Probably the biggest surprise of the first competitors meeting for the 34th America's Cup was the number of participants - 45 representatives from 24 teams, and with the major regions of the world being covered as well.
With the Regatta Management and Event Management sides of the 34th America's Cup briefing the Challengers group, Regatta Director, Iain Murray (AUS), interviewed on a train leaving Paris, believes most would have come away well informed. 'It was the start of the Event. I think they got more than they were expecting and they were appreciative of our candor and being up front, and our desire to tell them what we know', he told Sail-World.
'Essentially they were briefed with everything that we know. Where we were with the AC45’s; the delivery dates for those boats; the costings; how it is all going to work; and how we are going to sea trial those boats.
'We also talked about how we want to have a working interaction with the teams over the construction and delivery of the AC45's. That includes working up the boats in New Zealand, the shipping, what we think the events are looking like will be like for the World Series.
'We also discussed the new AC 72 rule; the appointment of the directors to Americas Cup Regatta Management (ACRM) and where we are up to in organising the corporate structure.
Then it was the turn of the America's Cup Event Authority to brief the interested parties.
'From ACEA there was an overview of television, where it was last time, what the desire is to get to this time and the best way of doing it,' explained Murray. 'There was discussion of projection of numbers, including potential viewers, dollars, an outline of sponsors, and how they were looking to raise the funds and the sponsorship needed . There was also an outline of how the events would run - the hospitality side of it – and the use of common shared facilities. We also talked about courses', he added.
In short there seems to have been a lot of ground covered quickly.
This America's Cup cycle is more complicated than most, as there are two classes of yacht being introduced, the AC45 - a 45 ft wingsailed catamaran. It is a one design, being produced at the Core Composites facility in Warkworth, 40 minutes north of Auckland.
Those boats will be used to bring the crews up to speed with wingsailed catamarans, and will be sailed in the opening stanzas of the new America's Cup World Championship series, by America's Cup crews.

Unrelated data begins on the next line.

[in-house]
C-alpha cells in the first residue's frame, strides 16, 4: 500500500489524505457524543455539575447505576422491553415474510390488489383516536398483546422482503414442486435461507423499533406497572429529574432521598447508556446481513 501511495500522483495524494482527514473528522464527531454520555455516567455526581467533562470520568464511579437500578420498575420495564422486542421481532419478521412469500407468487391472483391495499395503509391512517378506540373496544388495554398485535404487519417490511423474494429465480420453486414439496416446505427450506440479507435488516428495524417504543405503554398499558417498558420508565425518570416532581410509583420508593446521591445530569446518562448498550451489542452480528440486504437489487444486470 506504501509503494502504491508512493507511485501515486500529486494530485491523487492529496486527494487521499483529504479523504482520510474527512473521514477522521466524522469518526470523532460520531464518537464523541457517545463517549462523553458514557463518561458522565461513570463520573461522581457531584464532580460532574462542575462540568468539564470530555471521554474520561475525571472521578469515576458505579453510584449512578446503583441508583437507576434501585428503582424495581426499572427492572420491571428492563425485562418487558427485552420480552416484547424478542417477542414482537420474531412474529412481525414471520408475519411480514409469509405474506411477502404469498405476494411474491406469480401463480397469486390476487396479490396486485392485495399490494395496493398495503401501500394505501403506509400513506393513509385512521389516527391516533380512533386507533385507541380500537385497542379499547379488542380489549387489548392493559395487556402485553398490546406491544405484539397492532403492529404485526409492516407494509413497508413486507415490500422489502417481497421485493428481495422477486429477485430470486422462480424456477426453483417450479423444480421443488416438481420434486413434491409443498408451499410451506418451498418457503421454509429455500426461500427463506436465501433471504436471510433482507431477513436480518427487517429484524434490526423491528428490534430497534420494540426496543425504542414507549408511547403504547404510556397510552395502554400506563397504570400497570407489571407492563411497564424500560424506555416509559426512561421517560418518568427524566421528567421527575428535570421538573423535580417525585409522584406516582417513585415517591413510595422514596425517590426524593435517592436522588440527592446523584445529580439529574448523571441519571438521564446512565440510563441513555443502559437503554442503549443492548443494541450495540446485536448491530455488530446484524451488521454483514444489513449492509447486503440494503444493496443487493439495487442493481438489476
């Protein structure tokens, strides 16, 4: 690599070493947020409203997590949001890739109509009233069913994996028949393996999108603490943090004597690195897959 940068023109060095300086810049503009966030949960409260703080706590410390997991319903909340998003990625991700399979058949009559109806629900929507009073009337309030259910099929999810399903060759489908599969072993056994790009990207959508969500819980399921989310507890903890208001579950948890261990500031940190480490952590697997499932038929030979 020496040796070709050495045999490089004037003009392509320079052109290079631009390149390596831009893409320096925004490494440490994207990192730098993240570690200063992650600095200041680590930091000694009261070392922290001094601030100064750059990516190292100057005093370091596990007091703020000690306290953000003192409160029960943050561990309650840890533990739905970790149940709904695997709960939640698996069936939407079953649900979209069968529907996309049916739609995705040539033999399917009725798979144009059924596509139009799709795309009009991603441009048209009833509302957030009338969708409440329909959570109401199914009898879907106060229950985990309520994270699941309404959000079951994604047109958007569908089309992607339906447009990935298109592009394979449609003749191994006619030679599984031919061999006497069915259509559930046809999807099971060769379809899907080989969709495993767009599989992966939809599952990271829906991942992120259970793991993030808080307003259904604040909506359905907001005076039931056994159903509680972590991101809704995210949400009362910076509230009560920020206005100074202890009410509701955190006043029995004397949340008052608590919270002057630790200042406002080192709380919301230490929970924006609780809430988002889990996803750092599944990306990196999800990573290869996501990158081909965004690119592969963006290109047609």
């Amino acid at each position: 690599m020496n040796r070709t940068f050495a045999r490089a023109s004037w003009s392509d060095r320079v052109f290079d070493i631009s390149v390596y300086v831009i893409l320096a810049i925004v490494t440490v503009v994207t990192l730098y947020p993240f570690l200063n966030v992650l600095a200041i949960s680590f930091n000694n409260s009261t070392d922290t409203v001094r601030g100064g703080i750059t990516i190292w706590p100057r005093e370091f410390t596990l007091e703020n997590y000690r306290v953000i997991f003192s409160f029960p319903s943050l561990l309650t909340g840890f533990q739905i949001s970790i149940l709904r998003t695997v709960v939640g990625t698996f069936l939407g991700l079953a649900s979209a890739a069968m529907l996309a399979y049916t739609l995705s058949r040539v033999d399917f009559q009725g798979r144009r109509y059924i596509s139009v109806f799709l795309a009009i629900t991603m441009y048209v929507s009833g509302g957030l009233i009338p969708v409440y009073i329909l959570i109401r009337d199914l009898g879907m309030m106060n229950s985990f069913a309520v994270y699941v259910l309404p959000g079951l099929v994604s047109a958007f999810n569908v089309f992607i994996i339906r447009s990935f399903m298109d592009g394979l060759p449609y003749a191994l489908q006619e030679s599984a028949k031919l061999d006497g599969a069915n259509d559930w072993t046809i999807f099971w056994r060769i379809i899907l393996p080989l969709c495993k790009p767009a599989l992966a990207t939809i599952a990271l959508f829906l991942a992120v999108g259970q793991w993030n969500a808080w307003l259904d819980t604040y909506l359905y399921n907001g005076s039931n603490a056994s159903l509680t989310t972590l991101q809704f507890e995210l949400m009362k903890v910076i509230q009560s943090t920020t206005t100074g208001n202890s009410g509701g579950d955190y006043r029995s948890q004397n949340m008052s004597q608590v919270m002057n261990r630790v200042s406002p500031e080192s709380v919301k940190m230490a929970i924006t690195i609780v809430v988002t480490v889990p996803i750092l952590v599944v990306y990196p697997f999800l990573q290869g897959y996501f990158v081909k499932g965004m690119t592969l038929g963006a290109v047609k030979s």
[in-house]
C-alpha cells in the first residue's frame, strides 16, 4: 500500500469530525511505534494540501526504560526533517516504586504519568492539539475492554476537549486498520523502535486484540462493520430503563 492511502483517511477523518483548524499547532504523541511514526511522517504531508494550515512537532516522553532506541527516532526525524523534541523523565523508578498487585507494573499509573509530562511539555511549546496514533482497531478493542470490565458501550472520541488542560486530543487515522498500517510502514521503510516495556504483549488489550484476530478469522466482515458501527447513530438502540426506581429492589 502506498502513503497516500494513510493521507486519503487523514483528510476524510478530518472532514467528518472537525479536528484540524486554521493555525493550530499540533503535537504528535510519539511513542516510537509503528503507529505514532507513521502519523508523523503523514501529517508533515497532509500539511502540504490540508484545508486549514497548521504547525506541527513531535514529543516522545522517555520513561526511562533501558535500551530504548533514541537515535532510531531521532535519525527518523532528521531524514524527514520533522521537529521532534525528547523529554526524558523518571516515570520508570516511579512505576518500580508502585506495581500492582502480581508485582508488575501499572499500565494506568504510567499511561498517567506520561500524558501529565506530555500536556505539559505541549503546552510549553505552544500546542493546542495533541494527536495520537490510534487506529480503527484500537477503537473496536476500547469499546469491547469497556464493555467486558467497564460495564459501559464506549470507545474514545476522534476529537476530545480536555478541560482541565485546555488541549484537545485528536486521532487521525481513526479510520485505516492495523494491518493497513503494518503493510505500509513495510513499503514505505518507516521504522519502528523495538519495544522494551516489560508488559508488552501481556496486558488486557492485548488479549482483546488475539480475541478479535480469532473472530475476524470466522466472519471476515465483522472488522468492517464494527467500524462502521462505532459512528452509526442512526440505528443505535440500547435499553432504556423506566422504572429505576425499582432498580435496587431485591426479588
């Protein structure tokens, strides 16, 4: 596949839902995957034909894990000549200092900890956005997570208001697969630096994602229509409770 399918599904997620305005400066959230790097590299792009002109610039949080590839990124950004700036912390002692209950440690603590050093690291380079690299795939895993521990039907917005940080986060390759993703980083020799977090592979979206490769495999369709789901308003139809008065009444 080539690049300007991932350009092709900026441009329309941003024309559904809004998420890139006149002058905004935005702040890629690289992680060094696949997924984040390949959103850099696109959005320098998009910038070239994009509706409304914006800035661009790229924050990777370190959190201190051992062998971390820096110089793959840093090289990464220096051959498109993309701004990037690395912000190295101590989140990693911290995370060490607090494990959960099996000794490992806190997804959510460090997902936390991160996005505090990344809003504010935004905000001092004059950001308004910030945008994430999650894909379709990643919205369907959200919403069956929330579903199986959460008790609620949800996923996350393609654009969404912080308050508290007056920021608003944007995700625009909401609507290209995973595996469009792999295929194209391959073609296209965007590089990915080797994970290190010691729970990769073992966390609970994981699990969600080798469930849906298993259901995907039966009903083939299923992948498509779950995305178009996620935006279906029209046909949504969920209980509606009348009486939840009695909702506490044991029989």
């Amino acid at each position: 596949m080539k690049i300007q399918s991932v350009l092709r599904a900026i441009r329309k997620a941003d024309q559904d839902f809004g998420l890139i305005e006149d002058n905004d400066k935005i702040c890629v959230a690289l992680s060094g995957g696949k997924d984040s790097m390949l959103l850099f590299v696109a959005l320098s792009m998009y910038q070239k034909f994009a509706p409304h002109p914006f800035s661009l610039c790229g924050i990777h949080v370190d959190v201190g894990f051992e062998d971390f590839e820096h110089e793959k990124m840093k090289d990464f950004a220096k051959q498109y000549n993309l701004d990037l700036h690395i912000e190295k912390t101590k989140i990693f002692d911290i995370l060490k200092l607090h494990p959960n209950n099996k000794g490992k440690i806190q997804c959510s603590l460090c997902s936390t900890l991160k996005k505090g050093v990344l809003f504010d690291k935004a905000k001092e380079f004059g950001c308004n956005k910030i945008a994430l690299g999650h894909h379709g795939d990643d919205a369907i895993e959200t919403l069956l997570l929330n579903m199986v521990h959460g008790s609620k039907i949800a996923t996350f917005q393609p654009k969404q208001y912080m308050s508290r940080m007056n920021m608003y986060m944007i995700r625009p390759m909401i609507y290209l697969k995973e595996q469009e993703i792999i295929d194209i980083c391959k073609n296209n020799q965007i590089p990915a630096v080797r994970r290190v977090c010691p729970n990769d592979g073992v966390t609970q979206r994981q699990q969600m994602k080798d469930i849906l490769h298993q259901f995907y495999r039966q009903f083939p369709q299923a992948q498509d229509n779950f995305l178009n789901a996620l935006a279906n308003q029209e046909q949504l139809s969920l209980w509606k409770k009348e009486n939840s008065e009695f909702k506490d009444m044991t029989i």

Further into the 34th America's Cup cycle the new AC72, the 72ft catamaran, again with a wingsail will be used. Teams will be free to design those boats subject only to the restriction of the AC72 rule, which is already in its second version.
The first AC72 yachts are expected to be launched after December 2011. They will be allowed to sail one AC72 yacht only until November 2012 when a second AC72 can be launched.
From March 2012 the new AC72 yachts will be used by America's Cup teams in the America's Cup World Championship series, and the AC45's will switch to being a Youth boat, also run by the teams as a preliminary to each of the seven World Championship regattas to be sailed in 2012, and three in 2013.
Clearly the first step down the path for the 34th America's Cup will be the team entry, and once that is made, then acquisition of one or two AC45 yachts by each team.
Various dates have been discussed for the first AC45 to be sailing. Iain Murray says 'the first boat may or may not get in the water before Christmas.
'The target for Tim (Smythe) and Mark (Turner, who head up Core Composites) is to deliver and get a boat in the water before Christmas. We are undertaking sea trials from January 1st to 15th.
'The next four boats will be delivered simultaneously and the target date for handover is the first of March2011. Then the rest will follow thereafter.'
When questioned as to whether the teams would buy one AC45 (to save budget)or two (to increase opportunities for two-boat testing) Murray was very non-committal.
'You can probably guess who they are big teams who will have two of each (AC45 and AC72) and there are other teams who will have one big boat (AC72) and one little boat (AC45).'
And of the big teams, there were at least three who were not represented - Alinghi, winner of the 31st and 32nd America's Cups. TeamOrigin (UK) and Team Internet Germany both of whom recently announced they would not be competing.